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WGU Commencement Address from Jamie Casap
WGU Commencement Address from Jamie Casap
Western Governors University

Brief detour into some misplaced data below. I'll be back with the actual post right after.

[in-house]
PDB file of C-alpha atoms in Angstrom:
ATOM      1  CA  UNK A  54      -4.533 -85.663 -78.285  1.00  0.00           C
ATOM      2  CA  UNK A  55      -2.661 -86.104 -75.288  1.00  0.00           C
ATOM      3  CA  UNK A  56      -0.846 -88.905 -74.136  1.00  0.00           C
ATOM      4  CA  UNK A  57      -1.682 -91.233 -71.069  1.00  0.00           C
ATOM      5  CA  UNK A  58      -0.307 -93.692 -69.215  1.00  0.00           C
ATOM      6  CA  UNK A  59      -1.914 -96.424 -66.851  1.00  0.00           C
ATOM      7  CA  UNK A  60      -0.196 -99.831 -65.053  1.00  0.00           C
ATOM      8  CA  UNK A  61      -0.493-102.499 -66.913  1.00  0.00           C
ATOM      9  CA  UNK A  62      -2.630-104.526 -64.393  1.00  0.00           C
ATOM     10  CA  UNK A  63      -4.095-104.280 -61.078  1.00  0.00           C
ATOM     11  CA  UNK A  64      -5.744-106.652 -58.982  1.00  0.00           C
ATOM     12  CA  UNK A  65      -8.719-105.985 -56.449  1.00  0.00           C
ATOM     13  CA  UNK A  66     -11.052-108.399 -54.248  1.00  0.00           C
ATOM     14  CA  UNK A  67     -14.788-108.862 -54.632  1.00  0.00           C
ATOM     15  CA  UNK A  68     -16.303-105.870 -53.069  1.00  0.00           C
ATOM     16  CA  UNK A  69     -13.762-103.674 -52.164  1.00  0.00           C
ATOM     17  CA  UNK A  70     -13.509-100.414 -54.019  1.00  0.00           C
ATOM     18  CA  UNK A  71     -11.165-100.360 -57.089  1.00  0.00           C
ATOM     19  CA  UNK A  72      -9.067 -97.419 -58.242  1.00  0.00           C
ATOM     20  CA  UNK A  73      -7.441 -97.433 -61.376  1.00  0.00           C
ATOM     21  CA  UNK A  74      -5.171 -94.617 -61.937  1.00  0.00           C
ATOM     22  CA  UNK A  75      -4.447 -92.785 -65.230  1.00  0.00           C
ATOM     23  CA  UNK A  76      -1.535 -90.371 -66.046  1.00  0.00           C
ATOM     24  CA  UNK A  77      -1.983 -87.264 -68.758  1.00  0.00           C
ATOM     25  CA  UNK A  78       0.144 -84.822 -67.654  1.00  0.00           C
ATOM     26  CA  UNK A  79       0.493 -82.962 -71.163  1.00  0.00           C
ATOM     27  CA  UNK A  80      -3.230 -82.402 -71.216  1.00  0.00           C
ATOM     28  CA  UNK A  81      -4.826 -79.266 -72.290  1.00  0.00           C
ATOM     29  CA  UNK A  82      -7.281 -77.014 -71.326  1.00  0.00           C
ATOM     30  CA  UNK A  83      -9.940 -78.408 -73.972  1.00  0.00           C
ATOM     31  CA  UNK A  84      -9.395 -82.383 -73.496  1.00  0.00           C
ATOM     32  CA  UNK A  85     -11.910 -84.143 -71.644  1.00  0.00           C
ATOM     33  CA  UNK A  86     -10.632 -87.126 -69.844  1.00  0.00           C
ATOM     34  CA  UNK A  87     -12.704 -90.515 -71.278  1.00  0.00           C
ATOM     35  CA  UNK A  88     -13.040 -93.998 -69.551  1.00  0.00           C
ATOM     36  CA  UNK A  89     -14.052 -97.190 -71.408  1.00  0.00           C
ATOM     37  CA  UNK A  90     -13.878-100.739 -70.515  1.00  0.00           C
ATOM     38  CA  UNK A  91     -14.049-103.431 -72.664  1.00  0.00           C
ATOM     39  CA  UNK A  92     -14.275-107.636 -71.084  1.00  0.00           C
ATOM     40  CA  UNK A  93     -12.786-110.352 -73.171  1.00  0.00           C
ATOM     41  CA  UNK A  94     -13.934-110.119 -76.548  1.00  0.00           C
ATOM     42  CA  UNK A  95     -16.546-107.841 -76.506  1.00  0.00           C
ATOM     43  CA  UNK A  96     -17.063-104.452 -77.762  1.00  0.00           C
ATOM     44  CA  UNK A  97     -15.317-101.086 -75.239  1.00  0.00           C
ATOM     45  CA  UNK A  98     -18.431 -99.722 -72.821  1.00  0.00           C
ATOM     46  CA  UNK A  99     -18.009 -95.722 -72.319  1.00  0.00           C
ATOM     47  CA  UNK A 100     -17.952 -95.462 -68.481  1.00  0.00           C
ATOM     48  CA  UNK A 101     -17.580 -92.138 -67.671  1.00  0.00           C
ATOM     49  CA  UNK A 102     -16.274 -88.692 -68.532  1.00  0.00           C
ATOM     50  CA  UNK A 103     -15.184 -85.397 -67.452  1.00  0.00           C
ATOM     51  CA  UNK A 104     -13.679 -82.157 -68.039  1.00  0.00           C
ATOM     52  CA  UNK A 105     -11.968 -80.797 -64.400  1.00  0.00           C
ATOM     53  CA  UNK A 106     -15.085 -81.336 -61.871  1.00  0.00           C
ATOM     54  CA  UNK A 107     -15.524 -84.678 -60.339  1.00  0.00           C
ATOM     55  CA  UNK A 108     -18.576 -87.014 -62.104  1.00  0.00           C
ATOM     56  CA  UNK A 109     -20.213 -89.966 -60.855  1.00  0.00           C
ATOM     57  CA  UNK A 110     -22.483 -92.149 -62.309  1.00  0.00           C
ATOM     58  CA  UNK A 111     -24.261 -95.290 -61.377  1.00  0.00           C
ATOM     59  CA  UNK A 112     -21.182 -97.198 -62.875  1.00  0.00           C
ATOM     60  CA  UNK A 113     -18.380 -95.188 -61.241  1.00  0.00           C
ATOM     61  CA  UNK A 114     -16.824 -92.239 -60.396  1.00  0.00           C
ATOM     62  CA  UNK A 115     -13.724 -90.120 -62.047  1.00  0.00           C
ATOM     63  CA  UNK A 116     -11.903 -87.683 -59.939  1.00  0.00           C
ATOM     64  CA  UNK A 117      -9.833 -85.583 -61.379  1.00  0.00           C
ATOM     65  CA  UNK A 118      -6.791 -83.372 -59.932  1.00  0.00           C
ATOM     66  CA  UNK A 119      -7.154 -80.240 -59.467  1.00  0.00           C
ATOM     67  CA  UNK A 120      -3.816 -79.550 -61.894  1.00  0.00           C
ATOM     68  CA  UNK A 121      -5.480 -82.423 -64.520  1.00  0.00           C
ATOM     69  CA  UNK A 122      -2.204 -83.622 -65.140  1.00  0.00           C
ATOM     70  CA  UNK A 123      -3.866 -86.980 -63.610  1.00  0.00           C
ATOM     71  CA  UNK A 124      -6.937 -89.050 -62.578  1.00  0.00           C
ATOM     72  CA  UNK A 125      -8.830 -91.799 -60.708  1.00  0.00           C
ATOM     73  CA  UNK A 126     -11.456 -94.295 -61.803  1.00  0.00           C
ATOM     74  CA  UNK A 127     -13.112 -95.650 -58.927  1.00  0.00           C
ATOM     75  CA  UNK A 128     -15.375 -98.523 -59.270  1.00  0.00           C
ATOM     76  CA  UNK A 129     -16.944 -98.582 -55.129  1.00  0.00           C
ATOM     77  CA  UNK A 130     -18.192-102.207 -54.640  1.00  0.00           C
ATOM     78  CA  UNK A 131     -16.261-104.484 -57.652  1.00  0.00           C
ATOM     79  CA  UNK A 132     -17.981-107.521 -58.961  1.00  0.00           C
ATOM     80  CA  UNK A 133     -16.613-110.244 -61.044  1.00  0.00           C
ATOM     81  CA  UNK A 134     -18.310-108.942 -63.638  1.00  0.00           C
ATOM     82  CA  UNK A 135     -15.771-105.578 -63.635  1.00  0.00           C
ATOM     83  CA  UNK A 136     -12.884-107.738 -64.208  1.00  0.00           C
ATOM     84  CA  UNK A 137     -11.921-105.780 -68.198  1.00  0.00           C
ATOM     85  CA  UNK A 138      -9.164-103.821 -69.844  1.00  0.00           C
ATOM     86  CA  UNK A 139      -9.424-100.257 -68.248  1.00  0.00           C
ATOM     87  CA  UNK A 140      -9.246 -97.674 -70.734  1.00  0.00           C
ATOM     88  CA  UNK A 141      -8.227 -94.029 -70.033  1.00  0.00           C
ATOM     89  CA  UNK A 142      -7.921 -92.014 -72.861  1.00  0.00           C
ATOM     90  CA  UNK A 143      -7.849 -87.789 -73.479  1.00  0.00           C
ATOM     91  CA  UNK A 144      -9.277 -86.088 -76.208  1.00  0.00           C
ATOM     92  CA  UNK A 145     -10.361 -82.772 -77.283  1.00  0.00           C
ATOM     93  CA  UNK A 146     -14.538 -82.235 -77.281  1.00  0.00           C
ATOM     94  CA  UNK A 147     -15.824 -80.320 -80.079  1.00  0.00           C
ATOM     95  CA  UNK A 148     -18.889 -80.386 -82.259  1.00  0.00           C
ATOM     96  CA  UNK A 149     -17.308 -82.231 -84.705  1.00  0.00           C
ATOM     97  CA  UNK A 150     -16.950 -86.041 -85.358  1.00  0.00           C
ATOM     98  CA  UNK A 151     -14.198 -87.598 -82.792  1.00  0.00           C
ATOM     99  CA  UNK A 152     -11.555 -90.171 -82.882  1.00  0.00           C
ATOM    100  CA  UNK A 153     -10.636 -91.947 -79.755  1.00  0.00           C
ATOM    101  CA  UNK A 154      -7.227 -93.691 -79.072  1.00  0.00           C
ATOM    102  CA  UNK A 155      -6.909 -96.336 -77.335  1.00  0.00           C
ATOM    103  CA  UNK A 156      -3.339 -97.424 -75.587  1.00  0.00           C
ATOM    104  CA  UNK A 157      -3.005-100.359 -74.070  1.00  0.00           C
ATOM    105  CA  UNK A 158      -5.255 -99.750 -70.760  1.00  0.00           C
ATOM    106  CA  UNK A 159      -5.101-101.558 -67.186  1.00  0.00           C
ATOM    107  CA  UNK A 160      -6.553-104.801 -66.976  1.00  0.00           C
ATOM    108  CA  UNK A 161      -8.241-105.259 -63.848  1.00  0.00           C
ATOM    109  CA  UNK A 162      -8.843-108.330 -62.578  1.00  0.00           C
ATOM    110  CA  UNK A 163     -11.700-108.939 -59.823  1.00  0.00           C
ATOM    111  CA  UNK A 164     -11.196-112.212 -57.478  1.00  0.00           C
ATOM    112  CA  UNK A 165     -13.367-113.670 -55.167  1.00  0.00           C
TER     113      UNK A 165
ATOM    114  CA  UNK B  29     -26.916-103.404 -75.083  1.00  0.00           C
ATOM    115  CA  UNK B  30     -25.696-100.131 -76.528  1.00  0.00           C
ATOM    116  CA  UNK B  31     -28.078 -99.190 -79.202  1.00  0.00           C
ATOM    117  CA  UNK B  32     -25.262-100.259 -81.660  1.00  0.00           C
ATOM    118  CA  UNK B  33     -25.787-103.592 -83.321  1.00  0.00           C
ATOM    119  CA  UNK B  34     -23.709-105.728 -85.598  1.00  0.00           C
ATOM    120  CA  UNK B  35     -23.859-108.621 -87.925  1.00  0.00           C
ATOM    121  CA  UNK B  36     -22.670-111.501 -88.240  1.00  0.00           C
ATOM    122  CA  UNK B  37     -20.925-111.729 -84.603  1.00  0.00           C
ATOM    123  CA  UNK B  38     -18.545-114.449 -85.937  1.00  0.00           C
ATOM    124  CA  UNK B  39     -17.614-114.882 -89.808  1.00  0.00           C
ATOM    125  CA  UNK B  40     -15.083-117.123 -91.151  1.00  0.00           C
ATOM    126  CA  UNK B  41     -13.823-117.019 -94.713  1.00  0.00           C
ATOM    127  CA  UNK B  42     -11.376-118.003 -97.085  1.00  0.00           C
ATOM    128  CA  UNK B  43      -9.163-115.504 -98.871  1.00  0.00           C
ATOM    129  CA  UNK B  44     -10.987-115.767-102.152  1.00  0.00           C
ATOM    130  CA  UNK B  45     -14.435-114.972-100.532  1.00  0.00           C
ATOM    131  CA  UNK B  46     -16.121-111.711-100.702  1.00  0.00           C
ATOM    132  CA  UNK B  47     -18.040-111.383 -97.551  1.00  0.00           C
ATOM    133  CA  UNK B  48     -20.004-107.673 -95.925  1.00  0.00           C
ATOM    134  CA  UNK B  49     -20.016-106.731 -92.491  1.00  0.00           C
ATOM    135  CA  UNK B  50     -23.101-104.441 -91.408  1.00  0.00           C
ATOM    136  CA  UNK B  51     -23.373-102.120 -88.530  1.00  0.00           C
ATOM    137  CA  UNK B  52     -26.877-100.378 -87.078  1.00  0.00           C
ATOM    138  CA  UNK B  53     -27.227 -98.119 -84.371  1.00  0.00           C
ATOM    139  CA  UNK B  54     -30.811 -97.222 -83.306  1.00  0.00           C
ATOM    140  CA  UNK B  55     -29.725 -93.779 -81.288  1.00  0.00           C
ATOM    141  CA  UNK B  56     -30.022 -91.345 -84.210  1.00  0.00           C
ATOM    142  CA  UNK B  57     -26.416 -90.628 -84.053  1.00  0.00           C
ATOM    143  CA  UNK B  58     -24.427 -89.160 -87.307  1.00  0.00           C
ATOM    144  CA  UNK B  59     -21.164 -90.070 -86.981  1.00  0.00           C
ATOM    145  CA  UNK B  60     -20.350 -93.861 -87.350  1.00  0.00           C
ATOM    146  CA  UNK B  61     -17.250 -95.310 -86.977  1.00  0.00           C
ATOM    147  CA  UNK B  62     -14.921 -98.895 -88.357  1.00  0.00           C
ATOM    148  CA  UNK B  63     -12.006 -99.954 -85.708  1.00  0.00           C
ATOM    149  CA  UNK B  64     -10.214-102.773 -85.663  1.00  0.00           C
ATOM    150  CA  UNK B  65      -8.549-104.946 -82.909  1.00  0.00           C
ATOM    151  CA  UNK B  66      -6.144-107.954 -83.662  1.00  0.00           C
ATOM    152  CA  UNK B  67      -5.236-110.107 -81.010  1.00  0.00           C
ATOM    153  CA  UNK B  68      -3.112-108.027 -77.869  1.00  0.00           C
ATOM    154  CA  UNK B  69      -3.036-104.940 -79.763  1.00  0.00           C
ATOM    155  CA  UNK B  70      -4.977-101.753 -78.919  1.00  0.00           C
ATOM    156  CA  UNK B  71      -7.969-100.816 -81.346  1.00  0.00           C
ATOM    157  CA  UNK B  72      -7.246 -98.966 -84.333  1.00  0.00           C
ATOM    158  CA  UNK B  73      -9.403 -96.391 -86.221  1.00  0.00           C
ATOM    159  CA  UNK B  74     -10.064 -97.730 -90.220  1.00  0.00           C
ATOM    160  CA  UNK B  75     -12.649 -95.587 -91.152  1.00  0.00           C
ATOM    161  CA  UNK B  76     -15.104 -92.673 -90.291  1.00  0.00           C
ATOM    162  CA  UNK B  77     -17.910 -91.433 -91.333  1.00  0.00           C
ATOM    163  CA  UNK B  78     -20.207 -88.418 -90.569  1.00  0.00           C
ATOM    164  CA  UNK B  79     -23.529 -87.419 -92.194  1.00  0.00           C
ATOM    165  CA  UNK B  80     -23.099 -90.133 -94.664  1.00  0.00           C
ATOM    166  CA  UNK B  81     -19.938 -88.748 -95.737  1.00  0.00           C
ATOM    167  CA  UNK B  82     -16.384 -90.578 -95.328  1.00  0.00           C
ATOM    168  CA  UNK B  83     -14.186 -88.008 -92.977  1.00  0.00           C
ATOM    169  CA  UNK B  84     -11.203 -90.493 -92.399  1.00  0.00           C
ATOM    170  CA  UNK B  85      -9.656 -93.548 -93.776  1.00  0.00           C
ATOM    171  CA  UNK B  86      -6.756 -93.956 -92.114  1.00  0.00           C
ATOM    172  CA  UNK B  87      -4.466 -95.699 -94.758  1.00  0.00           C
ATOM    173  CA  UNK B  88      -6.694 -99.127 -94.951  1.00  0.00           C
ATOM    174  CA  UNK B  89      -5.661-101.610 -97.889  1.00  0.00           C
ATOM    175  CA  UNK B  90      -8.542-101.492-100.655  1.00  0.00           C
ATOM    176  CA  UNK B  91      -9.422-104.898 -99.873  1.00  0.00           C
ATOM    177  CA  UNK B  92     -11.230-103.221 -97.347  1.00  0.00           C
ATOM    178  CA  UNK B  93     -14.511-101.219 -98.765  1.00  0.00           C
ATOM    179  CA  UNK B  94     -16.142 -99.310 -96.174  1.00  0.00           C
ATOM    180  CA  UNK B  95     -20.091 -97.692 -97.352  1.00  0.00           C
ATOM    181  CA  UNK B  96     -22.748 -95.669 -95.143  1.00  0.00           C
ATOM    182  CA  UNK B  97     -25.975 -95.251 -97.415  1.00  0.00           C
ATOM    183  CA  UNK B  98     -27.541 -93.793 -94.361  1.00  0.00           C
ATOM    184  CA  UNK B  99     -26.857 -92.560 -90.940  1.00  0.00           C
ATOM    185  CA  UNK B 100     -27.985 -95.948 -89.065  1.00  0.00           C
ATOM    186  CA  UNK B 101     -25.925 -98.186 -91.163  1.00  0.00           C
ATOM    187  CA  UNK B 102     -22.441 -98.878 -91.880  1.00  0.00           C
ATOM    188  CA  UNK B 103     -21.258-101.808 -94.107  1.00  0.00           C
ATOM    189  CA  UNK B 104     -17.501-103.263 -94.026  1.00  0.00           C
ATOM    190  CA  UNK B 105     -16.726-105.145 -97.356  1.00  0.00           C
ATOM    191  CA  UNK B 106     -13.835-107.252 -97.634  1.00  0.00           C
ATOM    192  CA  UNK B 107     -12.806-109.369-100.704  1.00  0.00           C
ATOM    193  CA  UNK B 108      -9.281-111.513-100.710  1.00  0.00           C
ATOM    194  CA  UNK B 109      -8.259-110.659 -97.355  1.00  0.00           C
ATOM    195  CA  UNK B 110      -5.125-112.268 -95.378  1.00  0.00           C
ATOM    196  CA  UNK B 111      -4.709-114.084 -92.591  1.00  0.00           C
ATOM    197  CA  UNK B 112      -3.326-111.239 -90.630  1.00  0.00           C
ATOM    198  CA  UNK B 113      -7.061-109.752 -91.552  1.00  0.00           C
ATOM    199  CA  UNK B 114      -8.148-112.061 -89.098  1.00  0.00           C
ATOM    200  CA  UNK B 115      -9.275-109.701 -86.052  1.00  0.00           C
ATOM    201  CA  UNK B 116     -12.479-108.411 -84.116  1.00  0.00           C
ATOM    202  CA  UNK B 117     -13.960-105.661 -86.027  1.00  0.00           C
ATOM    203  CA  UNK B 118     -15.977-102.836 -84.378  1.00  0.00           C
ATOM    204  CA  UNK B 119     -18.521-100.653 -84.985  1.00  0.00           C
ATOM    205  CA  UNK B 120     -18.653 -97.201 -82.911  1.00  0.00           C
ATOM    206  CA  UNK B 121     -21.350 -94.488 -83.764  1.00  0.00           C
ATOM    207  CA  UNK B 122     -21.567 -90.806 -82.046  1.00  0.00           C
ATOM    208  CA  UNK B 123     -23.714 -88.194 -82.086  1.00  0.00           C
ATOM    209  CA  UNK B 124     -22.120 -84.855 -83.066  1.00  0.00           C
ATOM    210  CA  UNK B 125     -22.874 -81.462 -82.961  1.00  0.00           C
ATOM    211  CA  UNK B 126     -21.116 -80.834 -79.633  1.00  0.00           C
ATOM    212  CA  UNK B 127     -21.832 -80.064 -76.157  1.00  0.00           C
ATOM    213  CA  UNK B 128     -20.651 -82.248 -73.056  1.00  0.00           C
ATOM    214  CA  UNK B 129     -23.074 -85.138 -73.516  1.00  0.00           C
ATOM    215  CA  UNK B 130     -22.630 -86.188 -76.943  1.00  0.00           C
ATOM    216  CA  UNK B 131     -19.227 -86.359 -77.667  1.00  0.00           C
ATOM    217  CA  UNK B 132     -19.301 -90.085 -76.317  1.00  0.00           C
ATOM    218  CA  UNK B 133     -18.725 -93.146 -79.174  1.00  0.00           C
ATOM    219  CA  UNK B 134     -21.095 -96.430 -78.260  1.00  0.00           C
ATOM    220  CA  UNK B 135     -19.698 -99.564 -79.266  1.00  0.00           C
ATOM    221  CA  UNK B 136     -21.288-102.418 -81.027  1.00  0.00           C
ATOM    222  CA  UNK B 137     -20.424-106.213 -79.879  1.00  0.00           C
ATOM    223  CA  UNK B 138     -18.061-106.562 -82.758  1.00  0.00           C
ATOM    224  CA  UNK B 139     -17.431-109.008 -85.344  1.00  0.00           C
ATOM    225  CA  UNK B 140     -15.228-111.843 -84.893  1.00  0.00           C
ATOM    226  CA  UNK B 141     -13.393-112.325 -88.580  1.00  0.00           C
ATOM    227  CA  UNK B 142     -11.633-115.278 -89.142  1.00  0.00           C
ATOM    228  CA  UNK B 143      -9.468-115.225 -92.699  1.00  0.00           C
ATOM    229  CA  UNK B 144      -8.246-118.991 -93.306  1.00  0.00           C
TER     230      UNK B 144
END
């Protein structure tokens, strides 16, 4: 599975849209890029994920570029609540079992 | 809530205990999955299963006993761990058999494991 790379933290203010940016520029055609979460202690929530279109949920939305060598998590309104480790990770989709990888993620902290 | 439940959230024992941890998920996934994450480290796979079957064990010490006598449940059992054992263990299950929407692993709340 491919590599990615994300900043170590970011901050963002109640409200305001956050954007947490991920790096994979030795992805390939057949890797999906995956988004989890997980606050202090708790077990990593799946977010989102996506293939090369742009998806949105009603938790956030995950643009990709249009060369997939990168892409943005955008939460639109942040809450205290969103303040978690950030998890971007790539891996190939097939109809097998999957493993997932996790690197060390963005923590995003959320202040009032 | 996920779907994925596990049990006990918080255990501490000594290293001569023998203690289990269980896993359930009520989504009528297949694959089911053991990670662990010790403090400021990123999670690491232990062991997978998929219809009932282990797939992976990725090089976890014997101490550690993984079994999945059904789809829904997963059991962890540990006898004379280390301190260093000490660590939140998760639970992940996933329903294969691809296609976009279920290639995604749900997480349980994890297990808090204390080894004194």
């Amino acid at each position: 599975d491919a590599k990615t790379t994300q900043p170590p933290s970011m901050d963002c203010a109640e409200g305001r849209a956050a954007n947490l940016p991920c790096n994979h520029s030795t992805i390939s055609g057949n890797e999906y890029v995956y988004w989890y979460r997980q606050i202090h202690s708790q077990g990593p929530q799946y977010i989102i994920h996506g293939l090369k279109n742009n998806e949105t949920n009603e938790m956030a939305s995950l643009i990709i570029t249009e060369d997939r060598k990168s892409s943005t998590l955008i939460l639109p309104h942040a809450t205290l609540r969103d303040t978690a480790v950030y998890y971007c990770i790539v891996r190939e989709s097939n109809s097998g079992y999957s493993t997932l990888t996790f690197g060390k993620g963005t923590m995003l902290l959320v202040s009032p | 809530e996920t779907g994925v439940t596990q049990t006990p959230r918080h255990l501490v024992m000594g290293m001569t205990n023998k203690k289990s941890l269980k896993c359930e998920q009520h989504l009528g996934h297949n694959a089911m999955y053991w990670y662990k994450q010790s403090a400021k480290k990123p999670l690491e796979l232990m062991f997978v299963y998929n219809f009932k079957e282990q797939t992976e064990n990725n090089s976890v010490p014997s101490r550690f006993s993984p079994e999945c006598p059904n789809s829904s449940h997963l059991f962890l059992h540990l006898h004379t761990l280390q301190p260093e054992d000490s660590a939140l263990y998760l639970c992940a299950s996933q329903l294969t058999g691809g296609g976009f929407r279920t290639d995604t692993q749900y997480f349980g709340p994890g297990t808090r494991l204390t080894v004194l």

<p>Jamie Casap, Google's Education Evangelist, delivered the WGU Commencement Address at WGU's 72nd Commencement. This is a recording from the master's commencement.</p> <p>Transcription of video:</p> <p>I'm pleased to introduce Jaime Casap, our commencement speaker today. Jaime Casap is the Chief Education Evangelist at Google. Jaime evangelizes the potential of digitalization as an enabling capability in pursuit of promoting inquiry based learning models. Jaime collaborates with school systems, educational organizations, and leaders focused on building innovation into our education policies and practices. </p> <p>In addition to his role as Google, Jaime serves as an advisor to dozens of organizations focused on learning, skill development, and the future of work. Jaime helped launch the Phoenix Coding Academy, a public high school in Phoenix, Arizona, focused on computer science as part of an inquiry based learning model. He teaches a tenth grade communication class at the school. He is also guest lectures at Arizona State University. He speaks on education, digitalization, innovation, Generation Z, and the future of work at events around the world. Please help me welcome Mr. Jaime Casap to the lectern. [Applause] </p> <p>Jaime Casap: All right, how exciting is this? Okay, before I officially start, I've got to share a story with you that's been bugging me for a couple of days. </p> <p>So, a couple nights ago, I am reading a story to my four year old. And we've been reading out of this big animal book. You know, this giant book that we've been reading for months. And just complete coincidence, we were reading about owls. </p> <p>And so we're reading about the great eagle owl, we're reading about the common barn owl, the snowy owl, all of these like it's got hundreds of these different types of owls. And at the end of this reading session I said to her, "Hey, I'm going to the LA area " I can't say Anaheim because she knows Disneyland is in Anaheim, and she won't [laughter] and I said, "I'm going in the LA area to speak to the graduates from that college I was telling you about. And they are known as night owls." </p> <p>And she looked at me a little confused. And I thought, "Oh, I'm going to have to explain to her what a night owl is." But she said, "Pappi, all owls are night owls. [Laughter] That's when they're active, that's when they hunt. We just read about it." [Laughter] So I'm going to have to take classes myself so I can keep up with her. </p> <p>All right, anyway, I want to thank faculty, staff, chancellor, provost, the president, everyone, for having me here today. Everyone's been great, everyone's been very welcoming, to come here and share a couple thoughts with you. But first, before I get started, I want to take a moment to congratulate you, the graduates today, for this enormous milestone. It's a remarkable accomplishment, and one that you should all be proud of. Congratulations. [Applause] Congratulations night owls, or as my daughter would say, "just owls". </p> <p>I also want to congratulation the families present here today, and those who couldn't make it, but are thinking about you guys right now at this very moment. You should be proud of your students, but you should also be proud of yourselves. Your commitment, and in many cases, your sacrifices, are the reasons why we have these distinguished graduates in front of us here today. So congratulations to the families of night owls. [Applause] </p> <p>All right, so when I was asked to come speak here today, I was obviously honored, and I was also very excited. This is always an exciting thing to come do. I was excited, however, until a guy by the name of Robert F. Smith gave a commencement speech that not only ruined the lives of all commencement speakers this session, but possibly for the rest of time. </p> <p>As you know, he promised to pay off the student debt of all the graduates in the auditorium [cheers and applause] [laughter] yeah, I just paid off my 1995 Chevy Celebrity car, that's not gonna happen. [Laughter] Now, I would feel bad, but I don't feel that terrible because I know that Western Governors' tuition is substantially lower than any other school. Yeah, and more importantly, they structured their education programs in exciting and enriching ways where I think you're even getting a better education. </p> <p>Now, that's just not me saying that here to pander to the folks sitting up here on the stage. I actually have evidence. And I want to share an email I received on Tuesday from a fellow Googler, who is out here sitting out here right now. This is a real email I got on Tuesday. </p> <p>"Hi, Jaime, we haven't met, but I saw you're speaking at my graduation in Anaheim on Saturday. I've been at Google for 14 years in engineering, and have always wanted a master's in security. I was accepted into a number of programs, but WGU has a great program that was manageable, and affordable. I could do the program while working full time, and I learned so much. It's all about how much of yourself you put into the program, not about how much it costs." I want to repeat that. "It's all about how much you put yourself into the program, not about how much it costs." Somebody needs to sign her up for an ad because that was absolutely beautiful. [Laughter] </p> <p>And as I look out, and listening to those stats of who we have in the room, and I see first generation students, and I see minority students, and I see students coming from low income families, or living in low income families, I see students who have poured themselves into their programs. In other words, I see me. I believe education disrupts poverty. I believe education changes families' destinies. [Applause] </p> <p>But, I believe those things because that's what education did for me. I am a first generation American, born, raised in Hell's Kitchen, New York. New Yorkers in the room? [Cheers] Ya! Now I'm not talking about the Hell's Kitchen you find today with all the great condos and restaurants. I'm talking about the Hell's Kitchen from the '70s and '80s, when it was really Hell's Kitchen. </p> <p>I grew up with a single mother on welfare and food stamps. I grew up watching friends that I've known since elementary school, cycle in and out of prison, and I wanted none of that. And education was what I saw as my escape route. It wasn't easy. I graduated from college, and I even obtained my master's degree in public policy from Arizona State University in Phoenix, where I live today. </p> <p>Now education is the reason I stand in front of you, and it's the reason I've been able to live the life that I've been able to live. But more importantly, it's the reason why my children have had the opportunities that they've had. That's the impact that education has. It goes on for generations and generations and generations. </p> <p>And I share this with you because this is my life's work. I believe that the street kid hoodlum like me can accomplish everything that I've been able to accomplish, that I know that there are millions and millions of other students just like me who can accomplish the same thing. </p> <p>So as I stand here, I want to share three questions with you. Questions that I wish someone asked me when I was sitting where you are today, questions that we've been hearing our whole lives, all of us have heard this question: What do you want to be when you grow up? Right, you've heard that question? Well, we need to stop asking that question. It's not the right question. It's a question that used to make sense in the olden days, like 1994 [laughter] when change happened much slower. </p> <p>Today we know that jobs will continue to evolve, and continue to change. We know that we'll be working on things that we can't even imagine, using technology that we haven't even invented yet. Because change does happen slowly, but then it happens suddenly, and we stand today in the world of suddenly. </p> <p>"What do you want to be when you grow up?" is an impossible question to answer today, and I think it's the wrong question to ask. So I want to ask you a different question. I want to ask you this: What problem do you want to solve? What's the problem that bugs you, the problem that spins in your head? And I mean any problem. It could be climate change, but it could also be how to make better rap videos, it doesn't matter, it's the problem that you want to solve, that you're passionate about. </p> <p>The second question I want to ask you is this: How do you want to solve that problem? You, personally. How do you take the skills, the abilities that you've learned here, and the passions and gifts that are inside you, to solve that problem that you care about? And then the third question is related to where you find yourself sitting today, a question that obviously your presence here suggests you know the value of: What do you need to keep learning to solve that problem? What are the skills and abilities that you need to keep mastering? What is the strategy for doing that?</p> <p>By the way, Daniel Pink, in his book, "Drive", talked about what motivates all of us as human beings, and it's the same three things. I've just taken that to another level. Purpose what problem do you want to solve? Autonomy how do you want to solve it? And Mastery what do you need to solve that problem? Those are the questions that I want you to think about. You don't have to have the answers, I just want you to think about them. And then there's one more thing before I go, that I want you to think about. I want you to think about a frame, I want you to think about a belief that you hold in absolute truth, so much so that you'd tattoo it on your body if you could. </p> <p>I want to show you something. You see this here? This is Yoda. And Yoda has been sitting on my desk like that for the past 25 years. Everywhere I've worked, every project I've been on, it's been sitting there staring back at me. I was 12 years old in 1980, when I saw "The Empire Strikes Back" in a movie theater. And it was on that day that I heard the most profound thing that I'd ever hear in my life. And I can't believe I'm about to admit this in front of all of you, but you know, we're here in Anaheim, walking distance from Star Wars Park, formerly known as Disneyland. [Laughter] So it's just fate. </p> <p>And while everyone was focused on the big revelation that Darth Vader was Luke's father I'm sorry, I should've said "spoiler alert" [laughter] that's not what I focused on. I focused on what this puppet said. When Yoda said, "No, try not. Do or do not, there is no try." That's right, I've structured my entire life on what a puppet said in a movie when I was 12 years old. [Cheers and applause] </p> <p>But it's a thought that's been in my head every single day since I've hear that. And over time I realized that we only use that word "try" is when we're scared, when we're scared to fail, when we think we just might fail.</p> <p>When I was invited here, I didn't say, "Thank you for the invitation, I'll try to make it." The pilot on the airplane last night didn't come on the intercom and say, "Ladies and gentlemen, we're landing in the airport, I'm going to try to land this thing." [Laughter] </p> <p>Only when we are scared of failure do we use words like "try." "I'll try to start my business. I'll try to get that job I've always wanted. I will try to be creative." Well, I want you to stop using that word. Don't use the word "try." Find a problem you want to solve, determine how you want to solve it, and then go solve it, period. And if you don't do it on the first attempt, figure out what you need to learn or master, and then do it on the second attempt. Wash, rinse, repeat. </p> <p>It's clear you have the capability to do this. It's clear that you don't let excuses and obstacles stand in your way, otherwise you wouldn't be sitting here. [Applause] Anyway, I don't want to spend all day standing here, you guys have to go celebrate this incredible milestone. So go out, take that problem you're passionate about, take it on with all you've got, and solve it. Don't try, do. Thank you guys very much for having me. [Applause] </p>